But underground communities are also a potential source of disease and a cradle of crime. In summer and winter, the usual seasons of migration into and out of the tunnels, alcoholics, drug addicts, and prostitutes flourish in the "reverse world."
Three or four years ago the Diggers found their first corpse. Now horrible things like dismembered bodies can be found in sewers and drains. "In former times the public works department used to control these facilities," Mikhailov says. "But today the engineers--mainly women-are afraid to come down because there are a lot of strangers in the underground."
Mikhailov recalls that once they found the semi-decayed body of a tramp who had probably been killed in a fight. When the police came they took the body, then asked the Diggers to tell no one. With no name, no address, and no information to go on, the police consider such cases to be hopeless. The news rarely makes it into the press.
More recently, say the Diggers, the city government has begun paying more attention to the underground system. The police have reinforced their control over basements, and they now detain disheveled people--suspected of being tunnel-dwellers--while they check their registration documents. But this has not solved the problem.
The Diggers believe the powerful and inaccessible Russian capital--with all its special security departments--is vulnerable from below. For example, it is easy to go beneath the Metro platforms and get into the "escalator park," where the mechanisms that drive the massive escalators are unprotected. One can cross the tunnels and get from one system into another. The Metro trunkways have already been damaged. And there is even access to the Kremlin from the main Metro lines.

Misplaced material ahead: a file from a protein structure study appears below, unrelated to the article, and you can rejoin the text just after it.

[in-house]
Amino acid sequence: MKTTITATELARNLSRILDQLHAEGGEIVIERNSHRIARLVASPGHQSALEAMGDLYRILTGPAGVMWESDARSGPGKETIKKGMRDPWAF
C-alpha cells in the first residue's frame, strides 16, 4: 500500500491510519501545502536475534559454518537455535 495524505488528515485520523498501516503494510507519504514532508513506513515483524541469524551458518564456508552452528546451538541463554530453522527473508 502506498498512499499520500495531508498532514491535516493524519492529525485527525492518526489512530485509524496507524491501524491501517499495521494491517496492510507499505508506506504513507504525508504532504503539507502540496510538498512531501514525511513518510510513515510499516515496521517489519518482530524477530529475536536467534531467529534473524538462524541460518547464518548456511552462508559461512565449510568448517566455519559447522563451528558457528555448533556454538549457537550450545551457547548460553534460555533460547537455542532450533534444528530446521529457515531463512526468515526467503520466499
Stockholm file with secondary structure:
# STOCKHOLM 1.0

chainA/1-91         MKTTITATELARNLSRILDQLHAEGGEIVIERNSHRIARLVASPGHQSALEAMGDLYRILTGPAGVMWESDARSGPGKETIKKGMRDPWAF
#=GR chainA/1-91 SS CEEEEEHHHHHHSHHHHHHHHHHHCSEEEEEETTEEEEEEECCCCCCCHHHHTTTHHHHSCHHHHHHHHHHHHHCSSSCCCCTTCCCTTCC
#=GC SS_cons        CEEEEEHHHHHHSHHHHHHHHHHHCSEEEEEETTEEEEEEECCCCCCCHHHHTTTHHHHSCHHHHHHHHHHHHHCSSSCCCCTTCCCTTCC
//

The current city government is aware of the possibility of an undeclared "revolution" from below, and the problem of Metro security stays on the agenda at government meetings. But the Diggers consider the city's measures a drop in the ocean. More serious safety measures would require larger investments and a special staff. Neither is available.
The Diggers' concern has been heightened by sightings of groups of people dressed in camouflage uniforms. In a tunnel under the Centrobank building, the Diggers observed uniformed people in masks equipped with powerful halogen lamps. The Diggers were afraid to follow them lest they should come under fire. So far, security services have not taken the Diggers' reports of these sightings seriously.
Only once have the police responded to a report by Mikhailov. Under the Leningradsky Prospekt the Diggers noticed a detachment of uniformed men at work in a tunnel. The police sent two officers with machine guns to arrest the group, but all of them escaped. Upon investigating the site, the police found evidence of fresh digging. "Who these camouflaged people are," Mikhailov says, "I don't know. Evidently, neither do officials. As far as I know, we are the only researchers working under the city. But if another group or organization is also investigating the underground, who is it? It is neither a military nor a police force. All the state security services say they do not go down."